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I esteem it a very great pleasure and a real privilege to extend to the men who are attending this reunion the very cordial greetings of the United States.

I suppose that as you mix with one another you chiefly find these to be days of memory, when your thoughts go back and recall those days of struggle in which your hearts were strained, in which the whole nation seemed in grapple and I dare say that you are thrilled as you remember the heroic things that were then done.

You are glad to remember that heroic things were done on both sides and that men in those days fought in something like the old spirit of chivalric gallantry.

There are many memories of the Civil War that thrill along the blood and make one proud to have been sprung of a race that could produce such bravery and constancy; and yet the world does not live on memories.

The world is constantly making its toilsome way forward into new and different days and I believe that one of the things that contribute satisfaction to a reunion like this and a welcome like this is that this is also a day of oblivion.

There are some things that we have thankfully buried, and among them are the great passions of division which once threatened to rend this nation in twain.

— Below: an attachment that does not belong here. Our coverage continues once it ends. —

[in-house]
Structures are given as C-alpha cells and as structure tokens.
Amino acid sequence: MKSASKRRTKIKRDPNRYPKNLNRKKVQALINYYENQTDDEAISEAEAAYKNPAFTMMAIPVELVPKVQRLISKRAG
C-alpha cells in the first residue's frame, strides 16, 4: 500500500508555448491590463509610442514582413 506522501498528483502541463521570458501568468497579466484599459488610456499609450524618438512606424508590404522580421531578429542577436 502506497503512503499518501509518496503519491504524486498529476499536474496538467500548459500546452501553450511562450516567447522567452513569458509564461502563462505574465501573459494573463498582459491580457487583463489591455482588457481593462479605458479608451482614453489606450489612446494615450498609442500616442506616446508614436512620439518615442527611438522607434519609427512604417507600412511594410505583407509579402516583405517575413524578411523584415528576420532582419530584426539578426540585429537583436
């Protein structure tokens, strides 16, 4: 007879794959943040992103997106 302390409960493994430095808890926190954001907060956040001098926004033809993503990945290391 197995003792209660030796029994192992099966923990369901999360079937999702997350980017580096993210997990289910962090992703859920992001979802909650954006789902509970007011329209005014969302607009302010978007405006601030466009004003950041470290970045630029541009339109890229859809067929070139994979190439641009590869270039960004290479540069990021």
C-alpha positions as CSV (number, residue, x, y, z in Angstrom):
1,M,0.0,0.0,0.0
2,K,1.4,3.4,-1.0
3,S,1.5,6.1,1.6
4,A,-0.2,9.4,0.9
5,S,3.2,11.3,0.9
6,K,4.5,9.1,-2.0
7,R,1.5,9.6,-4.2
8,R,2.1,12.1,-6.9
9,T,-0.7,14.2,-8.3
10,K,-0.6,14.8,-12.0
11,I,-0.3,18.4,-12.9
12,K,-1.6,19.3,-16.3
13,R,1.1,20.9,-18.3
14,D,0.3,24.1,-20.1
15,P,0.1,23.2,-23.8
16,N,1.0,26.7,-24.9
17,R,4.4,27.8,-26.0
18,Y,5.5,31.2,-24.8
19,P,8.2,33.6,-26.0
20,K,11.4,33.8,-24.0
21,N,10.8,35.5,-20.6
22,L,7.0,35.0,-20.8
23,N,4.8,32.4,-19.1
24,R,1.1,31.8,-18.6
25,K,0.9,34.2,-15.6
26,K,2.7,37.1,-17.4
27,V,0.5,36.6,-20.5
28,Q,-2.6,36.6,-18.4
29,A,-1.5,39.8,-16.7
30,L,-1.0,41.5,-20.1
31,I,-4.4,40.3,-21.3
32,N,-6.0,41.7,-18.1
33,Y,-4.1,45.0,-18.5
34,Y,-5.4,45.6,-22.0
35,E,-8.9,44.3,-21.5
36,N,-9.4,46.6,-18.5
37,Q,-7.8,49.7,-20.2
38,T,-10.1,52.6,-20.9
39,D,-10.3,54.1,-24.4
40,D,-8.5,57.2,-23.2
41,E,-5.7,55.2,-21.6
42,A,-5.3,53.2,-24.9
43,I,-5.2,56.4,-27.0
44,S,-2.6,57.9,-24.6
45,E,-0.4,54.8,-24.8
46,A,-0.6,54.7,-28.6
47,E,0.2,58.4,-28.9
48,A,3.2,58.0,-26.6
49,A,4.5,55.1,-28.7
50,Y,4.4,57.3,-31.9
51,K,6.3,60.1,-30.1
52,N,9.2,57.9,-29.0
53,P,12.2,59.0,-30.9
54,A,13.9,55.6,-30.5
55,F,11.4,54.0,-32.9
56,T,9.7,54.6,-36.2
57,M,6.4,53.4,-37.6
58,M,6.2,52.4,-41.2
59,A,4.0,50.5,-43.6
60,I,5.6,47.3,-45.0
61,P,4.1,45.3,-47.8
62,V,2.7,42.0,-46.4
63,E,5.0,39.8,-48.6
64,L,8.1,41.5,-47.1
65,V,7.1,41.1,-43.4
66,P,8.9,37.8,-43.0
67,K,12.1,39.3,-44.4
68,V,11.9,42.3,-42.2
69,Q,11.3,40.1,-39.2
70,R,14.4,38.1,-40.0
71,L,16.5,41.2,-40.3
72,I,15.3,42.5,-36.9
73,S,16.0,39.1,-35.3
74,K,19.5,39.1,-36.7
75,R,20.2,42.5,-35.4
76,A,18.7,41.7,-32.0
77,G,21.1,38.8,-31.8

The passion of admiration we still entertain for the

heroic figures of those old days, but the passion of separation, the passion of difference of principle is gone gone out of our minds, gone out of our hearts, and one of the things that will thrill this country as it reads of this reunion is that it will read also of a rededication on the part of all of us to the great nation which we serve in common.

These are days of oblivion as well as of memory, for we are forgetting the things that once held us asunder. Not only that, but they are days of rejoicing because we now at last see why this great nation was kept united, for we are beginning to see the great world purpose which it was meant to serve.

Many men I know, particularly of your own generation have wondered at some of the dealings of Providence, but the wise heart never questions the dealings of Providence, because the great long plan as it unfolds has a majesty about it and a definiteness of purpose, an elevation of ideal which we were incapable of conceiving as we tried to work things out with our own short sight and weak strength.

And now that we see ourselves part of a nation united, powerful, great in spirit and in purpose, we know the great ends which God in His mysterious Providence wrought through our instrumentality, because at the heart of the men of the North and of the South there was the same love of self-government and of liberty and now we are to be an instrument in the hands of God to see that liberty is made secure for mankind.

At the day of our greatest division there was one common passion among us, and that was the passion

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